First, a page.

And it worked.

blindfold baby goat


After she figured this out, we were able to leave her in the barn with the goats in the daytime, and feed her a few times in the mornings and evenings while we were home. Much more manageable than bringing a baby goat in a diaper to work.

Since then, she’s quickly progressed to no blindfold, and last night she actually nursed (with some assistance) willingly for the first time! She still needs more time to remember (and be guided) towards her mama for milk, but we’re pretty confident that she’ll get there.

This has been quite the learning experience for both of us and we’re grateful. This is why we bought a farm.

It’s also been slightly terrifying to realize how exhausting taking care of a baby is – a goat baby, not even a human who is more demanding and potentially more complicated than a goat! But it was awesome to work together to problem solve and take care of a tiny thing together.

We’ll continue to keep you update on all the goats well being, and our sanity in the process :)

Thanks for reading!




Country Living, Simple Living

A Week on The Farm

We lost a goat last week.



Corky, our “special” wether, died sometime during the night and Ryan found him in the barn.

His mama had a heart defect and we knew this was a possibility when we got him so not a HUGE surprise, but still slightly sad to not see his awkward, happy face around the farm anymore.

We had planned on butchering him for meat this past fall, but after we got Kosher (our breeding buck), we decided to keep Corky around a little bit longer to be a companion to Kosher.

Corky and Lilly also had a cute relationship. Even when we separated the boys from the girls, Lilly and Corky would always “talk” to each other.

goats homestead


So now, we’ve had to figure out what to do with a dead animal on the farm. (Ryan mostly because my pregnant, queasy stomach can’t handle too much these days) We’ve lost chickens in the past few months at various stages of development, and we have 6 acres and LOTS of birds and small rodents in the area, so we’ve opted to use the disposal by natural compost method. So, we did the same with Corky. Ryan skinned him, as he had a very soft, beautiful pelt and we plan on hanging it in our living room.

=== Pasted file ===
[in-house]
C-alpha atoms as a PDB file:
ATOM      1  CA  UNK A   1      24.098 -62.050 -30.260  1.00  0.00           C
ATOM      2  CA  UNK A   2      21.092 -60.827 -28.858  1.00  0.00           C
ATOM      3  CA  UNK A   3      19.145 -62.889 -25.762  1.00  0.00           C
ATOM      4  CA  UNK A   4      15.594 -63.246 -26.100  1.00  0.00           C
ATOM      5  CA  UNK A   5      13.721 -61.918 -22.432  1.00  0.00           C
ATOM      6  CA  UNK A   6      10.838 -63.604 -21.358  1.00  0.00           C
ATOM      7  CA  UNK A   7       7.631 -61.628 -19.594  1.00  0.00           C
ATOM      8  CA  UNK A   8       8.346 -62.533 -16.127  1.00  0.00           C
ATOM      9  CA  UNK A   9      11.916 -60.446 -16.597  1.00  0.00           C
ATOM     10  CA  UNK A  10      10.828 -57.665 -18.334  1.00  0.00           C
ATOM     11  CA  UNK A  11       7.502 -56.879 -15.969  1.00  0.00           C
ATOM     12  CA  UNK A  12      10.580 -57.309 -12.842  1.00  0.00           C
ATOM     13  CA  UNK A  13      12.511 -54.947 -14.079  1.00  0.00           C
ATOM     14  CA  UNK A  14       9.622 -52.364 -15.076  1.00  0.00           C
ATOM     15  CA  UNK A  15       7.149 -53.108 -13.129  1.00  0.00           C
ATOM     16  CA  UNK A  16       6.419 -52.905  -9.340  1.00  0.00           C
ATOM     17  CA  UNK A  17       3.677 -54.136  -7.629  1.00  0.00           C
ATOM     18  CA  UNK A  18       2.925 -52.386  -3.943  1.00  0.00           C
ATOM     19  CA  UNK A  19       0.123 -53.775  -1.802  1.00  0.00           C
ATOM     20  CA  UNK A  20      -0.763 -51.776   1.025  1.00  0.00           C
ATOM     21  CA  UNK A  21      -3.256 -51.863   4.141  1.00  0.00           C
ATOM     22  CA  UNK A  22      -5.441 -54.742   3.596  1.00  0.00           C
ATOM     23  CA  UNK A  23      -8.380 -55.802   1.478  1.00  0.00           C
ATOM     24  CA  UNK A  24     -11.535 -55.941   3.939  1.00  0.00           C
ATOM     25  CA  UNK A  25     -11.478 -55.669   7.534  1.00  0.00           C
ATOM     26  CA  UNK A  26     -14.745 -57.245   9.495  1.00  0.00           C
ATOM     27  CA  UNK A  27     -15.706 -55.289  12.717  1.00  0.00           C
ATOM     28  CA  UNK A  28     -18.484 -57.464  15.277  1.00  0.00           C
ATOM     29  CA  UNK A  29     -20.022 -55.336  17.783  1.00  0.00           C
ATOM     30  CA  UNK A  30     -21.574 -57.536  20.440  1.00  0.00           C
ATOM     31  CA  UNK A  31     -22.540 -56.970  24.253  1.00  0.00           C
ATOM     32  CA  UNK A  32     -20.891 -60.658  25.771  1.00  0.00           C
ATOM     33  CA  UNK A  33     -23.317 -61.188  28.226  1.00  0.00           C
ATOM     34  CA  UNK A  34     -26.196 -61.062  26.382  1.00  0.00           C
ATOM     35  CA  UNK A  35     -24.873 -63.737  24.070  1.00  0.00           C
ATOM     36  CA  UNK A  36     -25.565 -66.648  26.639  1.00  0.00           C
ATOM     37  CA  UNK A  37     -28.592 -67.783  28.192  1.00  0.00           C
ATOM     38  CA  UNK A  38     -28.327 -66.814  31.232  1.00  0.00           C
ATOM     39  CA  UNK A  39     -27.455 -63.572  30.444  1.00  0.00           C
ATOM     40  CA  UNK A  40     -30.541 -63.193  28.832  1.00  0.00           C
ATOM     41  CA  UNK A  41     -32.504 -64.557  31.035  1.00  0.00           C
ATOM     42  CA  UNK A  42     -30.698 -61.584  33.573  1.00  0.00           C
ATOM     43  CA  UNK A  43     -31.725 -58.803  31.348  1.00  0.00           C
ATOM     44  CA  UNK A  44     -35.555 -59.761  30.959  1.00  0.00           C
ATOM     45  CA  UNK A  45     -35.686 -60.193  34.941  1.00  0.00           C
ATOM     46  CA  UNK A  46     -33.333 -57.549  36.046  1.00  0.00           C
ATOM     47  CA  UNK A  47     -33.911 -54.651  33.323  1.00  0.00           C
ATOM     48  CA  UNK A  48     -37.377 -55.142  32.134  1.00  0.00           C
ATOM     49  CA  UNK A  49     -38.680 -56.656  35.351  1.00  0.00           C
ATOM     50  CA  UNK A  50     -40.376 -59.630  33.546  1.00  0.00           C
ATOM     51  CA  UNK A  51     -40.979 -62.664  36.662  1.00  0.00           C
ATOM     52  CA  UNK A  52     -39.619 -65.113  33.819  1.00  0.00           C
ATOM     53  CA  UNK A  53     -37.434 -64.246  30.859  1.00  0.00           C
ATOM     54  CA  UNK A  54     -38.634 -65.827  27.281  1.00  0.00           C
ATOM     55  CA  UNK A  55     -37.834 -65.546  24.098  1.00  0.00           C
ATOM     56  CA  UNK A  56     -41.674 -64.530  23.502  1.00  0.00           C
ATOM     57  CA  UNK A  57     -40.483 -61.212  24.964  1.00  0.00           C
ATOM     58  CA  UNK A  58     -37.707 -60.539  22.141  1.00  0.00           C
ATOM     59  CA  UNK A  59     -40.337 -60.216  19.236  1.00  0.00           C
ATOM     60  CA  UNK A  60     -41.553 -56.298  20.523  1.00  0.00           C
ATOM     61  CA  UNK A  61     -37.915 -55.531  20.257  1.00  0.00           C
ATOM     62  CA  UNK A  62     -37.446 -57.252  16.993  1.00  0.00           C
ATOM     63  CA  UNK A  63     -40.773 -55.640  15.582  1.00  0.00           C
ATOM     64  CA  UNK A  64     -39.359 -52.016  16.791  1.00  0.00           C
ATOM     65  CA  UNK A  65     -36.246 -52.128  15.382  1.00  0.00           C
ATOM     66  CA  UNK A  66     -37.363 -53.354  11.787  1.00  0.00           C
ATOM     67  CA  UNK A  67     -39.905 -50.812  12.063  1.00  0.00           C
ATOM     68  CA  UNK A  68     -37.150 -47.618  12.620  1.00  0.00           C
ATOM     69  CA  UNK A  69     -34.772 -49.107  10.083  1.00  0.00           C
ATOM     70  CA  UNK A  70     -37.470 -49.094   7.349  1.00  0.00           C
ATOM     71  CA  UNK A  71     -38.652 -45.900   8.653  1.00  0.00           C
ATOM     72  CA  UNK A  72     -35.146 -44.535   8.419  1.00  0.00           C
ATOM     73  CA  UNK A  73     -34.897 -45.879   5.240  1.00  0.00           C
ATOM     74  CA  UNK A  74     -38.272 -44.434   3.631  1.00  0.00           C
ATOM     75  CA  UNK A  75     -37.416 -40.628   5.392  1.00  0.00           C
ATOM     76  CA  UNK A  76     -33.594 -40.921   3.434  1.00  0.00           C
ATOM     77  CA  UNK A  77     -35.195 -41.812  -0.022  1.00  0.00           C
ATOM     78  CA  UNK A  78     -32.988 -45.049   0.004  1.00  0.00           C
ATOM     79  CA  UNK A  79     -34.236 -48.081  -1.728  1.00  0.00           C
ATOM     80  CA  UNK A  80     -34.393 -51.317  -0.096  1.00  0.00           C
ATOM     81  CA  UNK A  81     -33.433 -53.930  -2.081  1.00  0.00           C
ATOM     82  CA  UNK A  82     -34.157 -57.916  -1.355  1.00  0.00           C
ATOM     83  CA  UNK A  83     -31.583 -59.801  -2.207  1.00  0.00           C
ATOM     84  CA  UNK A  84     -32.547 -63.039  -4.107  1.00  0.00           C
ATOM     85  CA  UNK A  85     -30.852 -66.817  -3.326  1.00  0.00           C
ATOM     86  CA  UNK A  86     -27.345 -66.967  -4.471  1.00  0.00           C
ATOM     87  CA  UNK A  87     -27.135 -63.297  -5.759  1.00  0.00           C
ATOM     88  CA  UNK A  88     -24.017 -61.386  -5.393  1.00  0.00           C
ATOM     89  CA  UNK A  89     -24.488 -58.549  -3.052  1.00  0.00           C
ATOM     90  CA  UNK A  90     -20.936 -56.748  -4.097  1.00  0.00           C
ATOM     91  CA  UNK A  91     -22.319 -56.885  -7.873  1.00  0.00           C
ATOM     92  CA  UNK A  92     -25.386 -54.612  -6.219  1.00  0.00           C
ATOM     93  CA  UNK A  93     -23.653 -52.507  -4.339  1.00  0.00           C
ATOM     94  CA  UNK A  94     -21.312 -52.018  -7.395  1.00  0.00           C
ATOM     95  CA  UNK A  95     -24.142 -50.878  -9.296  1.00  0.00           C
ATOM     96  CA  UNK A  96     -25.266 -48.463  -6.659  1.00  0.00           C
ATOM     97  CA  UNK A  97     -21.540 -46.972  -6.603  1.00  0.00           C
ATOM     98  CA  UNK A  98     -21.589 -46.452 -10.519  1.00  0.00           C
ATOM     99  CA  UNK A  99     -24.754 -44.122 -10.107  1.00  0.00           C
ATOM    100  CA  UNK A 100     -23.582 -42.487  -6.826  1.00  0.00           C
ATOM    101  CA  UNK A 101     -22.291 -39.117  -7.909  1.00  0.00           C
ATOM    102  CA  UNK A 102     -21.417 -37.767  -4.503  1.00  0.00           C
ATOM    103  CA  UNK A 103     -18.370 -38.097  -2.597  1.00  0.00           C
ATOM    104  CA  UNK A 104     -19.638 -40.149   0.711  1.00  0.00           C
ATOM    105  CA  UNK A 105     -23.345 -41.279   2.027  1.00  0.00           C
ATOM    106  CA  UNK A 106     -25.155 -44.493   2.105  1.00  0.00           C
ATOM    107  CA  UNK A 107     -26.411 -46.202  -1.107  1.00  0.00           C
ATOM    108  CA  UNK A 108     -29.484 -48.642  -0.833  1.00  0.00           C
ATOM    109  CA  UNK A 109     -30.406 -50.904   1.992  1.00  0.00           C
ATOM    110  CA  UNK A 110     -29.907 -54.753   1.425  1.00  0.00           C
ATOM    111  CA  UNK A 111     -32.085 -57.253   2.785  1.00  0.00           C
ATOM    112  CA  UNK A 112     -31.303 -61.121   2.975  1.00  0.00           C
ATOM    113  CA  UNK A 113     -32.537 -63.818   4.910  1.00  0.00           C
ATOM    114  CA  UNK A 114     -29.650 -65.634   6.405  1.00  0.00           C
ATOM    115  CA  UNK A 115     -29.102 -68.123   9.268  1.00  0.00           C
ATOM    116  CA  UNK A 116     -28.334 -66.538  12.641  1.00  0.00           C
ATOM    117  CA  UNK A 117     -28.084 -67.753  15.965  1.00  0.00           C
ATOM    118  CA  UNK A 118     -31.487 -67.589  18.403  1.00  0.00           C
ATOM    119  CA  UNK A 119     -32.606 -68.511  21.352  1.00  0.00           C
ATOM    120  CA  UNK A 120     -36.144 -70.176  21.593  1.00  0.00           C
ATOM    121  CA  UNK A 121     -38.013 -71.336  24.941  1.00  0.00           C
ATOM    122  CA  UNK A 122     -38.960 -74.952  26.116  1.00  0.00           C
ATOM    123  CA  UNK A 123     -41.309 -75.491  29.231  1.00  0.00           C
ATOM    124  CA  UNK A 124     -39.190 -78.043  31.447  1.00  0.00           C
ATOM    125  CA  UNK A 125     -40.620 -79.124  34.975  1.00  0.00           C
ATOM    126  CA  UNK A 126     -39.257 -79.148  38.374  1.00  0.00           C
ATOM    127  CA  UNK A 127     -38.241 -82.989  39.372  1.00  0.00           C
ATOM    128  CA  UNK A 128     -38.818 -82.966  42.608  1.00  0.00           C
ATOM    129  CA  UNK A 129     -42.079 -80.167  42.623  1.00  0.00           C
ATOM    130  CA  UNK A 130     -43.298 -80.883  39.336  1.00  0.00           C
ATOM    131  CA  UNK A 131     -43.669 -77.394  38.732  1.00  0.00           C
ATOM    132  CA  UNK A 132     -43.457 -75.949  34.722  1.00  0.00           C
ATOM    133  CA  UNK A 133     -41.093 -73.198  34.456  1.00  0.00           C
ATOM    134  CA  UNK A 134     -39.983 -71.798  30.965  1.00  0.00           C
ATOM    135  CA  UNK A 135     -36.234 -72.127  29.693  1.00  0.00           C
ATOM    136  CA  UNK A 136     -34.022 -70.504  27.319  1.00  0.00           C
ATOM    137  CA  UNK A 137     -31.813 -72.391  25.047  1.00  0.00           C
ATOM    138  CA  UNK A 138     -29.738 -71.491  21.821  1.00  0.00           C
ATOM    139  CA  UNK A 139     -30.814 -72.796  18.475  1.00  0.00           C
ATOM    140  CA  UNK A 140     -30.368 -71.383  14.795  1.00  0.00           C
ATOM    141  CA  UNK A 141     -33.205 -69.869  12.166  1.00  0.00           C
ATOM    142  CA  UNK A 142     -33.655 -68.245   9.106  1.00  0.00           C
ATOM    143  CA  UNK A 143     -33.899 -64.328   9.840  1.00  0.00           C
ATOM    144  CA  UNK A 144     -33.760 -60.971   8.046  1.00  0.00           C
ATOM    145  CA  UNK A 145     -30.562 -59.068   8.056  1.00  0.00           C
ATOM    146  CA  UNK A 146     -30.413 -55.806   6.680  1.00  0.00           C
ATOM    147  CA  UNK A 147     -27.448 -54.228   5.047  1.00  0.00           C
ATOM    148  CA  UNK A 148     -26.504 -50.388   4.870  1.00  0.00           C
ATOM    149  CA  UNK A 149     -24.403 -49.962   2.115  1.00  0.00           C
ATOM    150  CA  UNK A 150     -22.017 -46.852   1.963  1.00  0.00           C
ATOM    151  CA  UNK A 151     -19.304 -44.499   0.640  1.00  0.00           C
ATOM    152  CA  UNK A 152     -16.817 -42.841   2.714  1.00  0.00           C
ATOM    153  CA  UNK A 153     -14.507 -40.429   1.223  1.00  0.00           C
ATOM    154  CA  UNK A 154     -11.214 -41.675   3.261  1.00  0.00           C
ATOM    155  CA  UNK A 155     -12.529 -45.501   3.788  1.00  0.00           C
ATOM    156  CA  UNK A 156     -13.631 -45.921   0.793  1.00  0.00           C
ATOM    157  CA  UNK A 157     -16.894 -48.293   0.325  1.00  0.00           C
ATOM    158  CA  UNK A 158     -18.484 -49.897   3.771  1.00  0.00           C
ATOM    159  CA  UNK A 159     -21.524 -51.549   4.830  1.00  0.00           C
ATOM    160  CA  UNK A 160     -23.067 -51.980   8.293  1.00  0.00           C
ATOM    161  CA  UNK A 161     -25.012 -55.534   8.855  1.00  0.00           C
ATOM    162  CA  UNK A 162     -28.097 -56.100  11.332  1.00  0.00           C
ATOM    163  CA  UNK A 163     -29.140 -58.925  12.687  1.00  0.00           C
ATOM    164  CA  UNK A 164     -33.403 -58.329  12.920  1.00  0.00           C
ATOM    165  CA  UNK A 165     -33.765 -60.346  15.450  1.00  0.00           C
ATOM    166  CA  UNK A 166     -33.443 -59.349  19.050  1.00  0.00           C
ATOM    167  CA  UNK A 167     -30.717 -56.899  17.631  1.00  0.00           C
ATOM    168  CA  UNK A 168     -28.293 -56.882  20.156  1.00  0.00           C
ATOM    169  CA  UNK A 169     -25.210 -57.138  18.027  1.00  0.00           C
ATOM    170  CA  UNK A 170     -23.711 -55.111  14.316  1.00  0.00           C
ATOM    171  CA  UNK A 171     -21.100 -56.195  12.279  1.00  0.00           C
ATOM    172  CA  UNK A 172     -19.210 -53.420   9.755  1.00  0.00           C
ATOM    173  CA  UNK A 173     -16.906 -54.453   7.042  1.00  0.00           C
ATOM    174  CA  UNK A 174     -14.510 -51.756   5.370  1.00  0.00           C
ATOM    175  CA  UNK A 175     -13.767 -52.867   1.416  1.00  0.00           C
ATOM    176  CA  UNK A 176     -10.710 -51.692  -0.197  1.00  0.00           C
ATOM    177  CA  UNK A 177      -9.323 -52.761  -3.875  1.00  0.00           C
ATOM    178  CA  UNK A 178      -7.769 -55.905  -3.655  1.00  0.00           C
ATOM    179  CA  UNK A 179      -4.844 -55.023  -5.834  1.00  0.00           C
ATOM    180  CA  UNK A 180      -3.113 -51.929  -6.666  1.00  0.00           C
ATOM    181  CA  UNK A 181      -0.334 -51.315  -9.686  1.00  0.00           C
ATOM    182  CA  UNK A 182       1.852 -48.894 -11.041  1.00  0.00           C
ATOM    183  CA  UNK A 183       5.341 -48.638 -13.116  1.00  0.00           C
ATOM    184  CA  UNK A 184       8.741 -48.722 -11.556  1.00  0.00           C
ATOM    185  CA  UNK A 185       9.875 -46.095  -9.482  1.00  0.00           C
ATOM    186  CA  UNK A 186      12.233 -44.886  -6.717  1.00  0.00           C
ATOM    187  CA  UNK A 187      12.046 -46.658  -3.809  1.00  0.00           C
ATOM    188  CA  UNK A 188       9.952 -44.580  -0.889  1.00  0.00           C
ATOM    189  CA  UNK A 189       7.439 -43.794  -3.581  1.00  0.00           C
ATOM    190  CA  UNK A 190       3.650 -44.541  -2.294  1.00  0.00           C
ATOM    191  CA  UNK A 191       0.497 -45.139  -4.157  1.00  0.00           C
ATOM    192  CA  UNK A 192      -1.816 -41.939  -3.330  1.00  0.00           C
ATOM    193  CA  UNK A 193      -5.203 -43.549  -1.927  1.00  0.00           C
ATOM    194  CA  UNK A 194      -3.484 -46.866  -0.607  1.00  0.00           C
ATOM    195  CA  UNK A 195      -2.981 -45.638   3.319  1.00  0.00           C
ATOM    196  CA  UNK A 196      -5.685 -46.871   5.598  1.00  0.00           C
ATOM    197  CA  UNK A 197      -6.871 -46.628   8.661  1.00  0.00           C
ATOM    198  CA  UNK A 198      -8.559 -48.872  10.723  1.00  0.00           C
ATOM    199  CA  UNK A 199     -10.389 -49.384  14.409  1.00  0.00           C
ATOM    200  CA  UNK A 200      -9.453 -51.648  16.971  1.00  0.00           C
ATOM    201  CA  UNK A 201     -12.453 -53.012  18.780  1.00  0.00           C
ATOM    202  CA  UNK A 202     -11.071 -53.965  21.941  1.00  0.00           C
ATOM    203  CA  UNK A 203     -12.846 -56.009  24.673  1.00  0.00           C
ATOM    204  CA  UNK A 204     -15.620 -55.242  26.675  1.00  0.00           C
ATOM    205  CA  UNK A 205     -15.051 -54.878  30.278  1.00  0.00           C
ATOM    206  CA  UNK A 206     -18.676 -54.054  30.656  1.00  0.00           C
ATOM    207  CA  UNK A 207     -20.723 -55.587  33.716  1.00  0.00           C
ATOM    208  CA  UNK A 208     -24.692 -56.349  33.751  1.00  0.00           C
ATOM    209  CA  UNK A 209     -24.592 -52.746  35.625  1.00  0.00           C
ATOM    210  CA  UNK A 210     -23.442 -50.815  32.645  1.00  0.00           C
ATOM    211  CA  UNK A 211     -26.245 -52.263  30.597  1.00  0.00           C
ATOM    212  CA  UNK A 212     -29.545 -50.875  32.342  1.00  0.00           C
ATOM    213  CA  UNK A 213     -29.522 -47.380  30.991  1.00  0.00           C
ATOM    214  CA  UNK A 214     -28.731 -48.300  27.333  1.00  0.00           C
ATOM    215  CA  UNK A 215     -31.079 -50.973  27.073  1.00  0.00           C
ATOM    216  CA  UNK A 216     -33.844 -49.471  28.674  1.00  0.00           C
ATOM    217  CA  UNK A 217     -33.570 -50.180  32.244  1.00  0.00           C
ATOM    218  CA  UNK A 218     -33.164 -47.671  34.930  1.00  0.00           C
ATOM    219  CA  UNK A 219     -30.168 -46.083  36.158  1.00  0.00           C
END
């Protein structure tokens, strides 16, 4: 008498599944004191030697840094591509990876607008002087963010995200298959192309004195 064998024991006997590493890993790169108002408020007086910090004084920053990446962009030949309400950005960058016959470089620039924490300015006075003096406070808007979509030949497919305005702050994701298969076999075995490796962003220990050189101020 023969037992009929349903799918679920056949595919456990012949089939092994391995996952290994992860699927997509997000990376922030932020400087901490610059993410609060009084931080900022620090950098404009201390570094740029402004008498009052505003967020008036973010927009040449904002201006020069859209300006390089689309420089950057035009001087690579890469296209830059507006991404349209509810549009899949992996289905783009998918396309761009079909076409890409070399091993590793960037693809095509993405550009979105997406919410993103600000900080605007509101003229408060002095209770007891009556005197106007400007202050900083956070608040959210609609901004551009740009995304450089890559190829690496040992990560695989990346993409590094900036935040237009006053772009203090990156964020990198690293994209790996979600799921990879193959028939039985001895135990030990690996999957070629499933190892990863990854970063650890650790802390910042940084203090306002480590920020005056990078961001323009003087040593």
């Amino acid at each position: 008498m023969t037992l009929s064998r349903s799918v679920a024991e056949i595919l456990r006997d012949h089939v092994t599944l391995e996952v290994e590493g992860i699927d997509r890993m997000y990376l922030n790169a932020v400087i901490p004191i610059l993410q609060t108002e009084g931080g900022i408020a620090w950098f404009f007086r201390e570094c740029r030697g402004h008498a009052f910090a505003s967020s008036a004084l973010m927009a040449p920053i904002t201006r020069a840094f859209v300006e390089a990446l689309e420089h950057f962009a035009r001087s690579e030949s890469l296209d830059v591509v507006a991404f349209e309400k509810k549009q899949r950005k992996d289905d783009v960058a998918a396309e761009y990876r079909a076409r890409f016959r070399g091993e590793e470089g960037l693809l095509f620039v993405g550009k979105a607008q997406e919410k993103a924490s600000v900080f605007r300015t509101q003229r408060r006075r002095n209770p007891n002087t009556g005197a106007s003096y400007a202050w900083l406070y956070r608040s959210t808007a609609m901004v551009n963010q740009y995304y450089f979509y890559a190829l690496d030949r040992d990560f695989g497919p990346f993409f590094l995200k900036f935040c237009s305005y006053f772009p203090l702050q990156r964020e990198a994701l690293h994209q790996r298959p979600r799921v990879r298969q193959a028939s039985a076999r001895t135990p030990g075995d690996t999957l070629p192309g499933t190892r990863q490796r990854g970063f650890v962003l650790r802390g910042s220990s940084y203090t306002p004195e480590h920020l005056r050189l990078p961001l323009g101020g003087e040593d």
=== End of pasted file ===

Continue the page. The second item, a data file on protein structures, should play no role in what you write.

If feels weird and at the same time, normal, to be having to deal with things like this. After all, we do live on a farm and this is definitely part of what we signed up for.



“Pretty sure they won’t find me here….”



This week we also had an egg bound duck (although we had no idea what was going on at first).

The first day we found the hen unable to get up in the chicken coop, squirming uncomfortably. At first, we thought that she was just laying an egg, as we had yet to actually SEE a duck lay. The next morning, she was running around with all the other ducks, just fine. Then we found her again, at the same time of day, in the same position (unable to move). After calling our neighbor and doing some research we thought that she might either be (A) be egg bound, (B) broken back from the drakes mounting her outside of water.


We took her inside, let her sit in a warm bath, injected olive oil in her mouth and duct, and set her in a box in the living room.

In the morning, she had passed the egg and was good as new! At least, that’s what we’re hoping…We also plan to purchase a swimming pool of some kind so that the ducks have more room to be in water. They currently have a large watering bucket that 2-3 of them can fit in, but after learning that they mate in water, we’d like them to have more space to do this so that the hens backs don’t break from them attempting to mate on land.


My sister and her friend from TX came to visit this week also. It was great to see her and visit for a bit. She’s studying Early Childhood Ed. at UUTyler and also runs track there.